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A perturbation theory for unsteady cavity flows

Citation

Wang, Duen-Pao (1962) A perturbation theory for unsteady cavity flows. Dissertation (Ph.D.), California Institute of Technology. http://resolver.caltech.edu/CaltechTHESIS:08192011-142844454

Abstract

This investigation deals with a perturbation theory for unsteady cavity flows in which the time-dependent part of the flow may be considered as a small perturbation superimposed on an established steady cavity flow of an ideal fluid, the gravity effect being neglected in this study. In order to make a comparison between the various existing steady-cavity-flow models when applied to unsteady motions, some of these models have been employed to evaluate the small time behavior of, and the initial reaction to an unsteady disturbance. Furthermore, the mechanism by which the cavity volume may be changed with time is studied and the initial hydrodynamic force resulting from such change is calculated. The second kind of unsteady cavity flow problems treated here is characterized by the fact that the disturbances are limited to be small for all time instants. Based on a systematic linearization with respect to the steady basic flow, a general perturbation theory for unsteady cavity flows is formulated. From this perturbation theory the generation of surface waves along the cavity boundary is revealed, much in the same way as the classical gravity waves in water, except with the centrifugal acceleration due to the curvature of the free-streamlines in the basic flow playing the role of an equivalent gravity effect.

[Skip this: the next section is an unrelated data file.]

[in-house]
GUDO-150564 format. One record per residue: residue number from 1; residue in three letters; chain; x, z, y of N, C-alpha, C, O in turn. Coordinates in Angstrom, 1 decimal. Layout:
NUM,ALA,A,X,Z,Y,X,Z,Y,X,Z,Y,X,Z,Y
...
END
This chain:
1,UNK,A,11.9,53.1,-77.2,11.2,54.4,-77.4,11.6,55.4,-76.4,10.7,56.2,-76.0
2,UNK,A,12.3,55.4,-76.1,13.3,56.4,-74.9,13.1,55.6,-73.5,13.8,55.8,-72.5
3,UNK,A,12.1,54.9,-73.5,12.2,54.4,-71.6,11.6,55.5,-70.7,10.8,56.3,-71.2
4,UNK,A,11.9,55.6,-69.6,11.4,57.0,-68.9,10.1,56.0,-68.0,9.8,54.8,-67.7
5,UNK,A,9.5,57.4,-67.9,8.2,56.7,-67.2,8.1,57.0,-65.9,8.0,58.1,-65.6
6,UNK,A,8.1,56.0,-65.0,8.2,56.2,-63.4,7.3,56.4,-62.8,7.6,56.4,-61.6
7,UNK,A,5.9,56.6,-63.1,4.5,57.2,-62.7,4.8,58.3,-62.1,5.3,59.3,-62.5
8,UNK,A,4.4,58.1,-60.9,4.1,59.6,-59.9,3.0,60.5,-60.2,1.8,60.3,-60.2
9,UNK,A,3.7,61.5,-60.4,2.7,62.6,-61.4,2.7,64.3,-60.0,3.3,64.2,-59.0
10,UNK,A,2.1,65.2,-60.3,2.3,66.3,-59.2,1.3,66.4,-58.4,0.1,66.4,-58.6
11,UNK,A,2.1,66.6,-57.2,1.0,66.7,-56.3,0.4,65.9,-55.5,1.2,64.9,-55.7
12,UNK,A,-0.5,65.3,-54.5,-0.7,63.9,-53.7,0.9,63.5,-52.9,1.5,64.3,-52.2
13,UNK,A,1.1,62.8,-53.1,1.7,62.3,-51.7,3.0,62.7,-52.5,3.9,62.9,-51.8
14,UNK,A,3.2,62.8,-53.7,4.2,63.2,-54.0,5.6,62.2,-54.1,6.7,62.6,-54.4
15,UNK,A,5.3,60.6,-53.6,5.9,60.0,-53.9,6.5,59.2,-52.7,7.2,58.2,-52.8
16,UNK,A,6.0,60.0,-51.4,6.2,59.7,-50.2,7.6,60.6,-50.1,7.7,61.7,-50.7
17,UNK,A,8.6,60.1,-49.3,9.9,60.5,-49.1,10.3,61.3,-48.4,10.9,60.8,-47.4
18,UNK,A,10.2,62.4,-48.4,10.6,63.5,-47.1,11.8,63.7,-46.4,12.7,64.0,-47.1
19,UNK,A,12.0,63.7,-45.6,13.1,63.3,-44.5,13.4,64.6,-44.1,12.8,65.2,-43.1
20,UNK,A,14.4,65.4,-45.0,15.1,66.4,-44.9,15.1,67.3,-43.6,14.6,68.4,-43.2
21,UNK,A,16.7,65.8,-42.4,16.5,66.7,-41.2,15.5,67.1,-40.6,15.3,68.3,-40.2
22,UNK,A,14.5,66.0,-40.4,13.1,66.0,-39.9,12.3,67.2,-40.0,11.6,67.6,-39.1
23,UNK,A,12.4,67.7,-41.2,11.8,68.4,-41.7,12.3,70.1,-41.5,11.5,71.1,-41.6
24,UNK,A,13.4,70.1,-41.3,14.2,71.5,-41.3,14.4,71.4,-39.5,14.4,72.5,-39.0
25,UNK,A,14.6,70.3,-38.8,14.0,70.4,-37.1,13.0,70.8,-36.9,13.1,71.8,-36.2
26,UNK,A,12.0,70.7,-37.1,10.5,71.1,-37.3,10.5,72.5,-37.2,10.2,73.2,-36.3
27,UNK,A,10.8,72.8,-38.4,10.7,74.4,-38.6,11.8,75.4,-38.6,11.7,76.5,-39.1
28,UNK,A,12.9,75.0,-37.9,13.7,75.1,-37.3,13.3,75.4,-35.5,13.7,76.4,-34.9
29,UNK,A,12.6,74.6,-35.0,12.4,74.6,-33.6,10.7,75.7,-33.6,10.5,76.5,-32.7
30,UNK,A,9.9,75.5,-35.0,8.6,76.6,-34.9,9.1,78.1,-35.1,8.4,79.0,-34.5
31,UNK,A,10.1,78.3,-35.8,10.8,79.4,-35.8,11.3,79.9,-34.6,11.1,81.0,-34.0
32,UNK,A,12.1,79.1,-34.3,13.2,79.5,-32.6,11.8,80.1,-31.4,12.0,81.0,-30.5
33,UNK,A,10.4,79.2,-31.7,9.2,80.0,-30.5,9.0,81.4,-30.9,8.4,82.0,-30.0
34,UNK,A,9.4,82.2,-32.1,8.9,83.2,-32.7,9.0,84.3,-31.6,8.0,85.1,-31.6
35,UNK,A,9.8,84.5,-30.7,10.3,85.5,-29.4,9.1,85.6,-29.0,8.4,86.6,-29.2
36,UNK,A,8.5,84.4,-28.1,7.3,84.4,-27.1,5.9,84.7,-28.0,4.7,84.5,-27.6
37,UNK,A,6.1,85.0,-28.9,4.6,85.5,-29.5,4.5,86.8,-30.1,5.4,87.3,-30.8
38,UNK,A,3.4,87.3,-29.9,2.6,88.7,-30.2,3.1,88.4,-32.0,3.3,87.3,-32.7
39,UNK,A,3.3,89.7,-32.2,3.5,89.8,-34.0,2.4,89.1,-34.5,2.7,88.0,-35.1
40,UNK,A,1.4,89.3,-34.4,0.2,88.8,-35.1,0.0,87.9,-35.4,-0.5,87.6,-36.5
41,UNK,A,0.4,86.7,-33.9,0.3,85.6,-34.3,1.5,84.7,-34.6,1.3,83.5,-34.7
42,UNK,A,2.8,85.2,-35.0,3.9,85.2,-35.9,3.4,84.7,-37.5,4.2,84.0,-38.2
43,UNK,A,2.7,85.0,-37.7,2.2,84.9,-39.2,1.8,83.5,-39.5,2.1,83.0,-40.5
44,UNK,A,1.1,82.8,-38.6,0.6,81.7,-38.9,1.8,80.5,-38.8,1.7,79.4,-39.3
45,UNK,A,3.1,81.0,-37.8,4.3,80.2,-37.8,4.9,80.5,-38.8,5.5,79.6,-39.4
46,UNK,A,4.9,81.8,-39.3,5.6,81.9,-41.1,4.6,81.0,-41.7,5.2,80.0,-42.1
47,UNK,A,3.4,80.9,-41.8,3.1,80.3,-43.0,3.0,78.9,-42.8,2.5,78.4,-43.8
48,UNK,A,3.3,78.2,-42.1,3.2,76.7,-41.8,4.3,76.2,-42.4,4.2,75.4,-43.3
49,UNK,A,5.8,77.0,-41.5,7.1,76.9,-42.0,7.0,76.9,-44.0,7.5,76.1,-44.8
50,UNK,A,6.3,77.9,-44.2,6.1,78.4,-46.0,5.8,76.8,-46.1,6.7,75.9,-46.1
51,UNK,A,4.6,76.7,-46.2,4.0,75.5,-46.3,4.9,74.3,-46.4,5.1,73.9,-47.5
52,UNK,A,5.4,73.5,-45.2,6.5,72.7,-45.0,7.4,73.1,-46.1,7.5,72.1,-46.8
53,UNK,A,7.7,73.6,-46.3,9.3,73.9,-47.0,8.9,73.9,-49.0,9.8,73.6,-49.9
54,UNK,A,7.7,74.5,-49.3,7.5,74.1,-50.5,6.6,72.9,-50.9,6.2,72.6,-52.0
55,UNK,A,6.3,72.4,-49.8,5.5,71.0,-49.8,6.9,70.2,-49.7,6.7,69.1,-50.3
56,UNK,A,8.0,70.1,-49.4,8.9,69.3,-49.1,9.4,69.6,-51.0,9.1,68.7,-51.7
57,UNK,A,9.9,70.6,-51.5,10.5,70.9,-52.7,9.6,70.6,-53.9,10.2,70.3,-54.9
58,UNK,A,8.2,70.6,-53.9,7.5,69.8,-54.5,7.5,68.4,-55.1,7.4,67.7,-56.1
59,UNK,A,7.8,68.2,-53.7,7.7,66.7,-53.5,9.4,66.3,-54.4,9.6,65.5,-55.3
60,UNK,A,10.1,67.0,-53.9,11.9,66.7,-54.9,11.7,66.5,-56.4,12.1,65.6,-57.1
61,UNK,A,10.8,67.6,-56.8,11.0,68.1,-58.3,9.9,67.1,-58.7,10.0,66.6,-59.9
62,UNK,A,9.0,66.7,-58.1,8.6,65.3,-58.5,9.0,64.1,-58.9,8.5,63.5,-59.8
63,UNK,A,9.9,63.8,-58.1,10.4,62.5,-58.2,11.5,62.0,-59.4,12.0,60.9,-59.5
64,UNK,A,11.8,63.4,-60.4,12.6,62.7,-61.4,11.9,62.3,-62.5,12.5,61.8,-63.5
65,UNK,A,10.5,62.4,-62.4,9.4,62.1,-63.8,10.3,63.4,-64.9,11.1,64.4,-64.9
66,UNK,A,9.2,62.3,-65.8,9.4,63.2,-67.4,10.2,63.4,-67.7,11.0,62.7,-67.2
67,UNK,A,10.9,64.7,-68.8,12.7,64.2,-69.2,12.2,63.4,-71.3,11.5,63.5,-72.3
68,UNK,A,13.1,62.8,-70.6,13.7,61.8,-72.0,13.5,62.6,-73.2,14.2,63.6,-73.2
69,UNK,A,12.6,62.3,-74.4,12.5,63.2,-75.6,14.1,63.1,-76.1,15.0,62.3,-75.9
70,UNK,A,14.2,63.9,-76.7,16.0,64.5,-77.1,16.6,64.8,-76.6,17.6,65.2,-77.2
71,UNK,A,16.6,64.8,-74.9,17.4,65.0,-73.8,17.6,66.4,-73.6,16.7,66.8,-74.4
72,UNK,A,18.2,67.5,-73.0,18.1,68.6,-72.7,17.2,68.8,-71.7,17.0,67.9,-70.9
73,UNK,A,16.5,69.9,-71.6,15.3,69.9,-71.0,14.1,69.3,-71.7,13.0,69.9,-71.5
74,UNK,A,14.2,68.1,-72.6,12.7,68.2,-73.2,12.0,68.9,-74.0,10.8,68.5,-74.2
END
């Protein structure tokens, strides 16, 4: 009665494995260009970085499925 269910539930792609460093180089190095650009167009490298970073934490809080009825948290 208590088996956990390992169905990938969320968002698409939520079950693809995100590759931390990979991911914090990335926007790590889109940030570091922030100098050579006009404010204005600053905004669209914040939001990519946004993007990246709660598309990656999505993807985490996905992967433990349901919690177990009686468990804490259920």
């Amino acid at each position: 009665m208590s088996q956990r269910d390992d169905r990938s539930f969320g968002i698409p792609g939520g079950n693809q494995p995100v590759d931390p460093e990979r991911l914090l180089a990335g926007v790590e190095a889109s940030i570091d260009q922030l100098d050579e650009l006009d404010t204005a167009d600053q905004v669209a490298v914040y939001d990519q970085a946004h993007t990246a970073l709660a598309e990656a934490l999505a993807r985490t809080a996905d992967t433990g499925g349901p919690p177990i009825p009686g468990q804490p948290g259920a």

Item Type:Thesis (Dissertation (Ph.D.))
Subject Keywords:Engineering
Degree Grantor:California Institute of Technology
Division:Engineering and Applied Science
Major Option:Engineering and Applied Science
Thesis Availability:Public (worldwide access)
Research Advisor(s):
  • Wu, Theodore Yao-tsu
Thesis Committee:
  • Unknown, Unknown
Defense Date:1 January 1962
Record Number:CaltechTHESIS:08192011-142844454
Persistent URL:http://resolver.caltech.edu/CaltechTHESIS:08192011-142844454
Default Usage Policy:No commercial reproduction, distribution, display or performance rights in this work are provided.
ID Code:6610
Collection:CaltechTHESIS
Deposited By: Dan Anguka
Deposited On:19 Aug 2011 22:48
Last Modified:26 Dec 2012 04:38

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